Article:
By now it should be obvious that grammar instruction doesn't benefit anyone. Students hate it; teachers never learned grammar themselves, or if they did, they promptly forgot most of it. And study after study shows that overt grammar lessons don't lead to better writing. Right?
Well, I am a linguist and an educator, and I believe that we need to re-examine both our assumptions and the facts about grammar's role in education. Plenty of high-school students are indeed learning to distinguish their adjectives from adverbs. And a good thing, too, because alongside those studies "proving" the worthlessness to students of grammar education is research showing its benefits, such as increasing one's control over language. So why all the mixed messages? The grammar picture is murky, I believe, because (to paraphrase Raymond Carver) we don't really know what we talk about when we talk about grammar.
The label "grammar" gets applied very broadly by both professors and students. While adjectives and adverbs are grammatical labels, commas and apostrophes are part of writing mechanics, and "their" for "there" is a spelling error. At the same time, we also see grammar too narrowly and ignore such things as style and meaning. Ultimately, to be successful, educators need to focus on and talk about all aspects of language, including its many varieties.
After all, language is not a static, homogeneous entity. My students are convinced that "based off of" sounds just as correct as "based on"; it is my job to re-examine the state of prepositions in the language, not to assume that the students are wrong. Students are not only younger and younger (have you noticed?), thus more likely to be using language in ways older professors haven't encountered, but they also bring to class many dialects of English: regional, social, and international. A linguistically unaware professor is ultimately not fully trained.
I was struck by this need for a linguistically educated professoriate this past summer while reading Academically Adrift. The authors, Richard Arum and Josipa Roksa, focus on weaknesses at the college level that leave graduates without three crucial skills: critical thinking, complex reasoning, and writing. By sophomore year, they say, college students have gained little ground in any of these areas. What do these three measures have in common? They ask students to think about language less intuitively and instead as a system with rules. But students cannot gain such skills without their professors also being able to talk about language structure and use in a similar way, uncovering their own uncertainties and biases and acknowledging that language changes.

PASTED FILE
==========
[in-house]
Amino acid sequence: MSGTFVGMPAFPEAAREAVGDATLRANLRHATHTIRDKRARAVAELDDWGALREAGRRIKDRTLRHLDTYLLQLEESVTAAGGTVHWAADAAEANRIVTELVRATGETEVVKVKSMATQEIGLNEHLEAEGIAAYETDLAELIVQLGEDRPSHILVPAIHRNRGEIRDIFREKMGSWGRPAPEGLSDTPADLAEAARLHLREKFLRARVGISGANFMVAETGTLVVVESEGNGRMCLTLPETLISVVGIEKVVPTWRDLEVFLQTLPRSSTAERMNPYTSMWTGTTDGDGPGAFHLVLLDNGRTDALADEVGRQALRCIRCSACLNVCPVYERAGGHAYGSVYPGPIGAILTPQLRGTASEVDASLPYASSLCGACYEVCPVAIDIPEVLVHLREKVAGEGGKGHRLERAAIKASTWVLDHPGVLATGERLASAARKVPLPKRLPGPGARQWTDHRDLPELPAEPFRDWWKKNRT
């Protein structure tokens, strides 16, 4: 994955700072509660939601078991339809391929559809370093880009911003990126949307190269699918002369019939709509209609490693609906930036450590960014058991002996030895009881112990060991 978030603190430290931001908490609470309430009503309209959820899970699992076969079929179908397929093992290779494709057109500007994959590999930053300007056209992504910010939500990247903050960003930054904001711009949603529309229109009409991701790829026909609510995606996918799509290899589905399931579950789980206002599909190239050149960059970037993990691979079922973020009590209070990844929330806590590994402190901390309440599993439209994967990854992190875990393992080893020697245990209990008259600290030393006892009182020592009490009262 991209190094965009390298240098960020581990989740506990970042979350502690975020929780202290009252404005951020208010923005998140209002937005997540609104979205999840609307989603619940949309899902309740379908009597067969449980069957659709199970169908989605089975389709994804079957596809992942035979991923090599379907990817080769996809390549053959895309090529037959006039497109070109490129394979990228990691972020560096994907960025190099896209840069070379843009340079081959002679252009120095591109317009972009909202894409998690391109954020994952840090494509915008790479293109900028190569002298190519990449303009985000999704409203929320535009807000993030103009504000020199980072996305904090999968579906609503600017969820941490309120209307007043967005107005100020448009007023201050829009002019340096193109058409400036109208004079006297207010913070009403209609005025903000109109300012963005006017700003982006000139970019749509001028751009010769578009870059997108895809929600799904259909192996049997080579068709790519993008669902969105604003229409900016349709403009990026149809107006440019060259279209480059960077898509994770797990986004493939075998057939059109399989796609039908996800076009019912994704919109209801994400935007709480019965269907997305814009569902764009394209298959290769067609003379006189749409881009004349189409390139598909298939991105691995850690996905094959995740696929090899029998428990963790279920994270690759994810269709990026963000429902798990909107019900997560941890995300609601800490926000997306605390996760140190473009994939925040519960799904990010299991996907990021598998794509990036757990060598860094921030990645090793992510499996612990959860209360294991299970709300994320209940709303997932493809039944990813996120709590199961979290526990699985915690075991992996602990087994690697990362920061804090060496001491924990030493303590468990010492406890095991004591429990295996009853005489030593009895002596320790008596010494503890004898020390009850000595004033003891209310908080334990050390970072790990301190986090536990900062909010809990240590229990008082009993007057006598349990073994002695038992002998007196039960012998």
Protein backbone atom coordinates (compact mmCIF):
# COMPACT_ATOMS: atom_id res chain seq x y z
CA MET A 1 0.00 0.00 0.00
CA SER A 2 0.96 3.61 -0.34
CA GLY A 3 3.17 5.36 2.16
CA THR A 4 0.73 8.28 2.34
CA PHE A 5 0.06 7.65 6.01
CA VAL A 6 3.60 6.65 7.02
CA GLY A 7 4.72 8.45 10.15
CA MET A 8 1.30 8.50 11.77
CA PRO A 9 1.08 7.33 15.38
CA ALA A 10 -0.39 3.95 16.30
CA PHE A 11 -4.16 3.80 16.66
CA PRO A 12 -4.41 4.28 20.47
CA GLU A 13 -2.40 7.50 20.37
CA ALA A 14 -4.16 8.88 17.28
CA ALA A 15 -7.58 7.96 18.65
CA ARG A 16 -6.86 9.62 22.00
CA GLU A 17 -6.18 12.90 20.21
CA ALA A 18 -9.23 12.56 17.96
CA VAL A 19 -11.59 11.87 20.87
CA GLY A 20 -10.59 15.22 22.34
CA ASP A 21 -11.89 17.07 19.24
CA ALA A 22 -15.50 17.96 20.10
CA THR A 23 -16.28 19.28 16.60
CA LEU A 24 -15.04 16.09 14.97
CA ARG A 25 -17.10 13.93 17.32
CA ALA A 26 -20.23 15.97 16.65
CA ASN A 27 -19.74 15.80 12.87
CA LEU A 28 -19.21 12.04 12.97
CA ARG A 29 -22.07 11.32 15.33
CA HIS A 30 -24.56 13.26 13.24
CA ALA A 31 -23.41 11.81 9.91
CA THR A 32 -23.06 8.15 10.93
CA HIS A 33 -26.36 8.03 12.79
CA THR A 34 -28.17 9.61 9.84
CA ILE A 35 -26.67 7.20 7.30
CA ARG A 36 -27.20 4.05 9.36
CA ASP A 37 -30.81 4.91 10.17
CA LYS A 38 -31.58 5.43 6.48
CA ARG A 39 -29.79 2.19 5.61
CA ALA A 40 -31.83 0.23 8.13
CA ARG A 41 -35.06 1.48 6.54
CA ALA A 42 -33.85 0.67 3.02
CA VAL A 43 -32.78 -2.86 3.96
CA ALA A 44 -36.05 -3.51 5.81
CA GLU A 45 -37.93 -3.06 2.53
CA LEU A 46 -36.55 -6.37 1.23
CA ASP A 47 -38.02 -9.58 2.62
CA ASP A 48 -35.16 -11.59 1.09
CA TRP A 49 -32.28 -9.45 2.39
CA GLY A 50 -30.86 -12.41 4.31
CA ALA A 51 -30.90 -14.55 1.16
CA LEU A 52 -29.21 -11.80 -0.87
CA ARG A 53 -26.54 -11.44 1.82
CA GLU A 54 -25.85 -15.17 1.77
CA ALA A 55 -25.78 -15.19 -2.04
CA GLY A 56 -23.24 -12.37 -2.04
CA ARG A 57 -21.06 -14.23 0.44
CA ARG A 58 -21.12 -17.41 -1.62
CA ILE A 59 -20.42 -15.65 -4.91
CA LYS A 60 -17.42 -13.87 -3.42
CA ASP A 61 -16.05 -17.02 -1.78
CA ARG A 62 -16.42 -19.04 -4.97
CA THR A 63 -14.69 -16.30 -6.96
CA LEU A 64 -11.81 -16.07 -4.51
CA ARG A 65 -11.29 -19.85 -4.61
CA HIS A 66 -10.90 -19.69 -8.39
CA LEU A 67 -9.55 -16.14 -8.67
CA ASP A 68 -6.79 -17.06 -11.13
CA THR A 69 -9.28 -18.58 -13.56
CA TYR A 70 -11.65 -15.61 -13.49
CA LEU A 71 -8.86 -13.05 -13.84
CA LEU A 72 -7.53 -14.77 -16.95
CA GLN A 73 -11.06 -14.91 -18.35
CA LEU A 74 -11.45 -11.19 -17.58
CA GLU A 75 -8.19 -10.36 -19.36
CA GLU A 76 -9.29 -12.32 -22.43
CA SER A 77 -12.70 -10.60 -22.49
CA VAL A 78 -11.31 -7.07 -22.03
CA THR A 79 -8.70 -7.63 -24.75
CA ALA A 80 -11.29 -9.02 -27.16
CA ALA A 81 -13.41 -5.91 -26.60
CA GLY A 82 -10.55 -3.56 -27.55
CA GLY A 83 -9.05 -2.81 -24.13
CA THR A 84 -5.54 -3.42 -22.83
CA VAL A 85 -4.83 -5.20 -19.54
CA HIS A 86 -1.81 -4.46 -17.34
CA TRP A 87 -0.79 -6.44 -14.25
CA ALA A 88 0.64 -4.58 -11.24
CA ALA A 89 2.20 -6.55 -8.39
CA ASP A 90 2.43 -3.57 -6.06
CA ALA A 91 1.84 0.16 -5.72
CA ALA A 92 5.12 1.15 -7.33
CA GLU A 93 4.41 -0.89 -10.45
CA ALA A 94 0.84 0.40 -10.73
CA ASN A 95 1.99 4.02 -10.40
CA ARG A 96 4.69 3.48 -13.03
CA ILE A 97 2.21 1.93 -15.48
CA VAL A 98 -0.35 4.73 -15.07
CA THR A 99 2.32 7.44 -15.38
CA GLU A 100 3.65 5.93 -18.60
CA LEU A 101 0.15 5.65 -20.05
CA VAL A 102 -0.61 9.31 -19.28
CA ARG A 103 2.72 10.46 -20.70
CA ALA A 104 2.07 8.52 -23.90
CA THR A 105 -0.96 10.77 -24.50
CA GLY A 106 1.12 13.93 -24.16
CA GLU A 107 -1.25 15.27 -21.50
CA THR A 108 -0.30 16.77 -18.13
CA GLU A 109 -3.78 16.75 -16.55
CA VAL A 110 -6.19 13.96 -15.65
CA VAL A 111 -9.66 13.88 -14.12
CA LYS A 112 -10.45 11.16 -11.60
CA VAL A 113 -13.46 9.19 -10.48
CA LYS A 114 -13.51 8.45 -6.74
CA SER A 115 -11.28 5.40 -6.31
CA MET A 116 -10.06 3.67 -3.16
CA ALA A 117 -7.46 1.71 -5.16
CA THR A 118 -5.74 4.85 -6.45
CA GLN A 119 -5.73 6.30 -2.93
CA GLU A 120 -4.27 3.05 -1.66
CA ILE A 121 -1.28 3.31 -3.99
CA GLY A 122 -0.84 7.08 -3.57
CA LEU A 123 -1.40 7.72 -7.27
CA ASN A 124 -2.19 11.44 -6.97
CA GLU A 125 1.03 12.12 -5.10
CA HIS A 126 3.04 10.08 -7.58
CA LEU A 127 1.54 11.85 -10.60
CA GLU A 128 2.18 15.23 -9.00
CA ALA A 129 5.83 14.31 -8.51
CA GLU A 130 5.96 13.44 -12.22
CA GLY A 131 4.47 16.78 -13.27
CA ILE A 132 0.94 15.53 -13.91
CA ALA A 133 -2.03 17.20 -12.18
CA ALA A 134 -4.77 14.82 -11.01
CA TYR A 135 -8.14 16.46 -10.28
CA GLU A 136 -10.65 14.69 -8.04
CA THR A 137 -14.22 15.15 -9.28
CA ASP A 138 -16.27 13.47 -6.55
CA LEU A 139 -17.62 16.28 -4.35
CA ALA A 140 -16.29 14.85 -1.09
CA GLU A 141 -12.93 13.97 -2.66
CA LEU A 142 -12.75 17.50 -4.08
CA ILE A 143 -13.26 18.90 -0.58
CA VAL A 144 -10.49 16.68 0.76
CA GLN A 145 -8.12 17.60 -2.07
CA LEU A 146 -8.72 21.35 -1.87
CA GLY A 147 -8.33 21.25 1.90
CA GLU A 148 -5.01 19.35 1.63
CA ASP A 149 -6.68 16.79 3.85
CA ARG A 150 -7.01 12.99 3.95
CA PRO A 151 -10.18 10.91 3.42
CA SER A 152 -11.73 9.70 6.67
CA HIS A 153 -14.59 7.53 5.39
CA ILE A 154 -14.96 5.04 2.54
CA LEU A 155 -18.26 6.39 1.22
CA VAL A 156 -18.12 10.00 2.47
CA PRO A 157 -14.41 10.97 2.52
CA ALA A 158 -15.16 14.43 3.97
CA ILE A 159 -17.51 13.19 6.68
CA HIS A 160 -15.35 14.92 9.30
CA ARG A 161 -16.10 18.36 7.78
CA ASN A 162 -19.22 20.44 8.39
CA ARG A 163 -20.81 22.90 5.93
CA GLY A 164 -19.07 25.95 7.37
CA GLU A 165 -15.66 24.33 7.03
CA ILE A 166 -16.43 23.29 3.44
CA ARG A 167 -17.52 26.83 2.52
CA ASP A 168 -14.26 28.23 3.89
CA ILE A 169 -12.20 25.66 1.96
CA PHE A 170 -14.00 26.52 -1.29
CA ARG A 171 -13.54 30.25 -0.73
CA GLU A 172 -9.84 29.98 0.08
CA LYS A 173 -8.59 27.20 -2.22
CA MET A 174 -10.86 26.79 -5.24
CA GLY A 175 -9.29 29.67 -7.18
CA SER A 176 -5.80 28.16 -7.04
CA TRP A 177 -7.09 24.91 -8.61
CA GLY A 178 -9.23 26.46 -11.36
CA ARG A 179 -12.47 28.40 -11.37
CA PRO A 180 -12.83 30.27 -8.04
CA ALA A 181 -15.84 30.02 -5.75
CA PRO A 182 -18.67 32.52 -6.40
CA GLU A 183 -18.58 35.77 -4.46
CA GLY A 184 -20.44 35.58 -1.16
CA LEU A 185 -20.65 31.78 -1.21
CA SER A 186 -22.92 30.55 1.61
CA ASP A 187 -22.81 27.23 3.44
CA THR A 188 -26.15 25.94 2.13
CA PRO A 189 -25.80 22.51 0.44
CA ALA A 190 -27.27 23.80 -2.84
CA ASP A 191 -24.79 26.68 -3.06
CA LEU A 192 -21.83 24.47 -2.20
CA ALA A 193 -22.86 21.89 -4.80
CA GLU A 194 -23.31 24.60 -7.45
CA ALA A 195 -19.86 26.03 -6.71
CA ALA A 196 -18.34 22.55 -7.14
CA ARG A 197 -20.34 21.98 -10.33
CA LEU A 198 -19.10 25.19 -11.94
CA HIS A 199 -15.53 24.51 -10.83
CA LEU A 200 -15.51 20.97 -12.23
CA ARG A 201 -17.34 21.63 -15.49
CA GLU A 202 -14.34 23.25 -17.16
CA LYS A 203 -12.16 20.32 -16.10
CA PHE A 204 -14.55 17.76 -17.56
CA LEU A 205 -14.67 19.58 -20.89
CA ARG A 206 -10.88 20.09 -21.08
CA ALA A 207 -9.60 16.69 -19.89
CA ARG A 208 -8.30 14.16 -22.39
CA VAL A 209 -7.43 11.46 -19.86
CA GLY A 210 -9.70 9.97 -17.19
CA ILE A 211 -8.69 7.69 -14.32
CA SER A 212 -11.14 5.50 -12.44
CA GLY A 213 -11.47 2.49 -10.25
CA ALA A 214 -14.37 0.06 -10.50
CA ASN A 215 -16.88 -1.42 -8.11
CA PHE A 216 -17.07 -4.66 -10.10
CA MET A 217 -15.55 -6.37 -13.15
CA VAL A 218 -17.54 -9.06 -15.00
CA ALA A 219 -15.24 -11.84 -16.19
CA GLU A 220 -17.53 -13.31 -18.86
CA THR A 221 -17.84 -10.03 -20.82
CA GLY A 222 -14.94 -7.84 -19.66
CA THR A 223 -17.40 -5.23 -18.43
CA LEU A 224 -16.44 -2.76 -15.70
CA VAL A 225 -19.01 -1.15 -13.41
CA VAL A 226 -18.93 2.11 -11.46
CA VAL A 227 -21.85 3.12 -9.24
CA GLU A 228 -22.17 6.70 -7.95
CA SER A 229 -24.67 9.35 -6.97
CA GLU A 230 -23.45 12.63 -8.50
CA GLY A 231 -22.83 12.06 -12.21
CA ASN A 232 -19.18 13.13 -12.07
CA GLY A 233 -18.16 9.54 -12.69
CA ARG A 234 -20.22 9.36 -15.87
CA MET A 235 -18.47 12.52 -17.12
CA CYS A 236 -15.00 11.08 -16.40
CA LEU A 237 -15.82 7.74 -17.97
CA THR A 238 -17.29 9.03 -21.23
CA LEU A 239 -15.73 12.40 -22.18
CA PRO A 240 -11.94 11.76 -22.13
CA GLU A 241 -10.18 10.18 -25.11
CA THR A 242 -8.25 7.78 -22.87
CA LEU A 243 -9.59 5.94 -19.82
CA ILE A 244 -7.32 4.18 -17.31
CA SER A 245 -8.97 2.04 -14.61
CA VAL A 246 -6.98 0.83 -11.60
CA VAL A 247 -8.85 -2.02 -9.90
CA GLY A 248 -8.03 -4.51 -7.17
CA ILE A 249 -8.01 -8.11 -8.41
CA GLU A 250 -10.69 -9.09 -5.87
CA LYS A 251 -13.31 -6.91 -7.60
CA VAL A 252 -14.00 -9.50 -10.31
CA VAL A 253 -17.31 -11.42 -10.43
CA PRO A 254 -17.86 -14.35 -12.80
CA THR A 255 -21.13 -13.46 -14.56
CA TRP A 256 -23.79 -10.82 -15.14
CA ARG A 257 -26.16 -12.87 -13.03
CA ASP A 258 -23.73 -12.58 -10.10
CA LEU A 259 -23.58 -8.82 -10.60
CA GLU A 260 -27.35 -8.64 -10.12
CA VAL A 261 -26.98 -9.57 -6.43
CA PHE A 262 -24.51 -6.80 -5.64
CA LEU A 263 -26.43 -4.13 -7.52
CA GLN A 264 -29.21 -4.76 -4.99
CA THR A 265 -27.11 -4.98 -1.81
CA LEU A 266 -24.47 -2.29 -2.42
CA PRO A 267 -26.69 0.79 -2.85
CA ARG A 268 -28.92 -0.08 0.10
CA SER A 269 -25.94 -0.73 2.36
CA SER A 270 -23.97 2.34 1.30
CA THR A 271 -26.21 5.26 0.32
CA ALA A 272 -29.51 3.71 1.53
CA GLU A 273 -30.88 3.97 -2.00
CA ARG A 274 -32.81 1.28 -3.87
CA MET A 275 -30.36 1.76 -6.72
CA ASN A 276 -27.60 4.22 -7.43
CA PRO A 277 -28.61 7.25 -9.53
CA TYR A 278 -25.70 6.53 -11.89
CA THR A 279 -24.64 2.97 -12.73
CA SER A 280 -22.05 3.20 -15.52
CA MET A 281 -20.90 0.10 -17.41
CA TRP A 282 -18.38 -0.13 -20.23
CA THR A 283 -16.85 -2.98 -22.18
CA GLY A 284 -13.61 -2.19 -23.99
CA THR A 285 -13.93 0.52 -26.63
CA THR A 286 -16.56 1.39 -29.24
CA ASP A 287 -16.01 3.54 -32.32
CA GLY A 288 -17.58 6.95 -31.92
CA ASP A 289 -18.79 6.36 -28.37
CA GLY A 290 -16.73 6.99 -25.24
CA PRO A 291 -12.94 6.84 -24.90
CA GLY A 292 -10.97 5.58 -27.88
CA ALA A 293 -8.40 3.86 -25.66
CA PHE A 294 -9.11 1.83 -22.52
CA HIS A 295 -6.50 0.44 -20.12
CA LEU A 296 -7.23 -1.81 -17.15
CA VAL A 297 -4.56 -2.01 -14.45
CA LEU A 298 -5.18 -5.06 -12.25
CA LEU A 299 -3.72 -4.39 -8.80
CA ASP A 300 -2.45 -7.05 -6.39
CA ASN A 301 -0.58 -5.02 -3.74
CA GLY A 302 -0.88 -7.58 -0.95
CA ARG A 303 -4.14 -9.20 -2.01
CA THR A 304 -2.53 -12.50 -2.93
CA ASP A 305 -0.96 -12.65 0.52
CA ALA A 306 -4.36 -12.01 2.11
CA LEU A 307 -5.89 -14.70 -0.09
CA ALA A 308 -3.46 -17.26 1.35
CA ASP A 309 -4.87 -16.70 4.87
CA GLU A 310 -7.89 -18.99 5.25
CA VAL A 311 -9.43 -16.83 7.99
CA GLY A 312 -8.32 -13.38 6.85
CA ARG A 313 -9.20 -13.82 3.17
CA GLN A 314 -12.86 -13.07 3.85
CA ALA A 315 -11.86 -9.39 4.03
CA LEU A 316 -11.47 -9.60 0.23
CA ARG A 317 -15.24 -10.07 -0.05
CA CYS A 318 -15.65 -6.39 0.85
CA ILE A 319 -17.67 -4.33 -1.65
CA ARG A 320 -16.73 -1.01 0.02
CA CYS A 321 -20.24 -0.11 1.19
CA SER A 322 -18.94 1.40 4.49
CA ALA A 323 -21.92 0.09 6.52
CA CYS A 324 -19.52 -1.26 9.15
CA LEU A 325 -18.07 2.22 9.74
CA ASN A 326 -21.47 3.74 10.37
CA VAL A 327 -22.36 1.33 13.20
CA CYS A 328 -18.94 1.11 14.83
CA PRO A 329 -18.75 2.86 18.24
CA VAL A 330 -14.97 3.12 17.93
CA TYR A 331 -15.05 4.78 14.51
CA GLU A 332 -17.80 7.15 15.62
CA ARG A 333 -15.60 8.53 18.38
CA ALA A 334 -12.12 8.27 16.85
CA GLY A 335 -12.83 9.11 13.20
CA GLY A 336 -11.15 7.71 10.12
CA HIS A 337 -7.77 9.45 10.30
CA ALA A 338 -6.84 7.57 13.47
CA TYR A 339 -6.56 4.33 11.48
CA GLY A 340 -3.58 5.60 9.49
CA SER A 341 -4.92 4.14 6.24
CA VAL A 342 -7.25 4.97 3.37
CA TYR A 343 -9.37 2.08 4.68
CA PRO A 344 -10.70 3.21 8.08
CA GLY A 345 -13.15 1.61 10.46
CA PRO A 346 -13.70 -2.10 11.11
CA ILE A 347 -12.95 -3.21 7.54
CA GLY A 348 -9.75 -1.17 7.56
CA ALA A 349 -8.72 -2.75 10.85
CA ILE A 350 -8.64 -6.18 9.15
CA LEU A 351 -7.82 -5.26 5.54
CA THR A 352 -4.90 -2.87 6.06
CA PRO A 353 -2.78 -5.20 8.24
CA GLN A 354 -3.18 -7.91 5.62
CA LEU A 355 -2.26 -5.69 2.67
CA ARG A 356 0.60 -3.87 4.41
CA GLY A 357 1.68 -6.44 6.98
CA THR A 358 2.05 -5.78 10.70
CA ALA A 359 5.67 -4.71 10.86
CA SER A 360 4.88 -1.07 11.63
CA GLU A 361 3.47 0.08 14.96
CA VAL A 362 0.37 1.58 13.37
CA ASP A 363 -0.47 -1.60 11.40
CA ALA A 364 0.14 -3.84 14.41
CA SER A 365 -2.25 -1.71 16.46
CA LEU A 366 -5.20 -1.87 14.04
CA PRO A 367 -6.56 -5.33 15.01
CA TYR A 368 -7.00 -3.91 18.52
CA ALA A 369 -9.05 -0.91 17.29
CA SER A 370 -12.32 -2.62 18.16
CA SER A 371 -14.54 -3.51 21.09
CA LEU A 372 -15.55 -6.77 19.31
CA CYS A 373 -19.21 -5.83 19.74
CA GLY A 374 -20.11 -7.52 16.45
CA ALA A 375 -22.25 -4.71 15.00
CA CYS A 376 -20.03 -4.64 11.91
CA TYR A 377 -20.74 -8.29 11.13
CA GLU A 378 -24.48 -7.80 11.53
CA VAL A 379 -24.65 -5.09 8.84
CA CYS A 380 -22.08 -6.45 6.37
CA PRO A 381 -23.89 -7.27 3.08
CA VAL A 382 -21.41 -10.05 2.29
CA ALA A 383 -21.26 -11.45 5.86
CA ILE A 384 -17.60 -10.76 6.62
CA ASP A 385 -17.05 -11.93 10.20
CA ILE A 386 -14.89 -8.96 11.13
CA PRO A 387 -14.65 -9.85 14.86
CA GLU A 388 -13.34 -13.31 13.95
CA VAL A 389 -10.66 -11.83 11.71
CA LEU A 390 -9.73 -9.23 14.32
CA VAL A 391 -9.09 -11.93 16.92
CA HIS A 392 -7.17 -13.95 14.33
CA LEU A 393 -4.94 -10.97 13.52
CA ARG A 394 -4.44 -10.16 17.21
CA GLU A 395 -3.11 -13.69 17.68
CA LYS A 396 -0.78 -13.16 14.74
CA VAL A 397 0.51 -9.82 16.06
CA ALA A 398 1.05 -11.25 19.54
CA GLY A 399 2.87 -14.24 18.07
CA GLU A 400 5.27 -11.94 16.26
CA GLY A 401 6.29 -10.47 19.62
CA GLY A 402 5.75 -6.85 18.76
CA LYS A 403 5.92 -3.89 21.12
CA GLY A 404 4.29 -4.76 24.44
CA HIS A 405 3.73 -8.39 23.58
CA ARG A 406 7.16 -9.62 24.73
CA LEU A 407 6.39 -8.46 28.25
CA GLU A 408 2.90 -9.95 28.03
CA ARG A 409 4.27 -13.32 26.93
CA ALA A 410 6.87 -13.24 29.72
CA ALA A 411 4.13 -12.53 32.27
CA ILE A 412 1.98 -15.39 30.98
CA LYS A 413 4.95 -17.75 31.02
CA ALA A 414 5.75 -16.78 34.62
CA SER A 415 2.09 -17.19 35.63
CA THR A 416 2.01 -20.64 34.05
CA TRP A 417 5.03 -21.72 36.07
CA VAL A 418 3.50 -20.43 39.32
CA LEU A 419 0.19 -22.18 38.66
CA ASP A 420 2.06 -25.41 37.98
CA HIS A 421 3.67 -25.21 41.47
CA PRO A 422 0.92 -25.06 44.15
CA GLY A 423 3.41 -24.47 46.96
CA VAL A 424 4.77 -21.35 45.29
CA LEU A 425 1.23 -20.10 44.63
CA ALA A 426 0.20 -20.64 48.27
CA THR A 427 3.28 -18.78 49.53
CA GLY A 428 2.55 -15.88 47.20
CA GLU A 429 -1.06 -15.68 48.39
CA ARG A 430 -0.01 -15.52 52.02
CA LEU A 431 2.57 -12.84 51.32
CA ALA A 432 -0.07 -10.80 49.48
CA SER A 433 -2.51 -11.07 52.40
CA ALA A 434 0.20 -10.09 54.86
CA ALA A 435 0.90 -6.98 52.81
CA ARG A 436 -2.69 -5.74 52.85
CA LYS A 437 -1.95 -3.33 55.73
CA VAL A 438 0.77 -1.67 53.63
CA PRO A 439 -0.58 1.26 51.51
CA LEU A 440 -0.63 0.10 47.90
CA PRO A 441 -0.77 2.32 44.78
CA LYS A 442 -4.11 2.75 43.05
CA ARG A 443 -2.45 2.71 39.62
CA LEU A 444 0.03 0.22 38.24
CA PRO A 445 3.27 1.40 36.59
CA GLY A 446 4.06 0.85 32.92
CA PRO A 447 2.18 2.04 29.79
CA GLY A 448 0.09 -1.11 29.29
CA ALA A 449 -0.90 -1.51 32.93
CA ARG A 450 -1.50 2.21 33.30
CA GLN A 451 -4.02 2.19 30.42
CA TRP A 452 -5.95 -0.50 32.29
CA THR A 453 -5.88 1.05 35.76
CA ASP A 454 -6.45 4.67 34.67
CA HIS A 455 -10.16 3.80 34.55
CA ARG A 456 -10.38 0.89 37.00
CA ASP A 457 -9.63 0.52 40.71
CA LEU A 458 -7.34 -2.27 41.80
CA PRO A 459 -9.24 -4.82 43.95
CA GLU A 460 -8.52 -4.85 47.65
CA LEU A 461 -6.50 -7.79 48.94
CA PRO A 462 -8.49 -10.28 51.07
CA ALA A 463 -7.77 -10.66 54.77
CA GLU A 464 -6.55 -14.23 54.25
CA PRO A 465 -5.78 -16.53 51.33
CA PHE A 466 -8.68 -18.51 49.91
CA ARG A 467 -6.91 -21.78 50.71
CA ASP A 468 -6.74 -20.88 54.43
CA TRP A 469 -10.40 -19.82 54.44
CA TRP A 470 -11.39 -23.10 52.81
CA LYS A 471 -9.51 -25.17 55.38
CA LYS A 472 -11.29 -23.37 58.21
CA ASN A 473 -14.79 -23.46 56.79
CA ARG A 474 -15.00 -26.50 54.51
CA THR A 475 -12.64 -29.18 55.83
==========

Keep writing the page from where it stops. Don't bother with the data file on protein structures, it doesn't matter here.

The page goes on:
As a start, I want every professor to enroll in a crash course in Linguistics 101. The goal: for teachers to better appreciate and deal with all the forms of English that are present in the college population, and aid students as they transition to college study and face a range of academic-literacy demands across subject matter.
To help achieve this goal, college instructors would benefit from more communication and collaboration with educators in secondary education to better understand what grammar rules students learn before they enter college. It could well be that teachers on both sides of the divide are sending contradictory signals to students about their expectations of "good English."
Try this: Look at the dialects of English that your students use. Now look at the English used in educational materials like textbooks, tests, and college-placement exams; compare and contrast. Ask your local high-school English teacher what the typical writing assignments are in 11th and 12th grades. Now ask about reading load and complexity. Look at your college's policy toward AP exams, dual-credit programs, SAT scores, and placement exams. How prepared are students for college work when they bring AP credits and place out of crucial courses?
With such linguistic knowledge and more awareness of the high-school curriculum, college educators can predict—as well as prevent—obstacles that students encounter with the type of linguistic knowledge required in college work.
I believe we will see results, in terms of learning, across the board, not just in the freshman-composition classroom but also in those crucial academic skills examined by Arum and Roksa. Ultimately, what is at stake is the new college student's ability to acquire the college-literacy skills necessary for success, and each professor's ability to guide that student.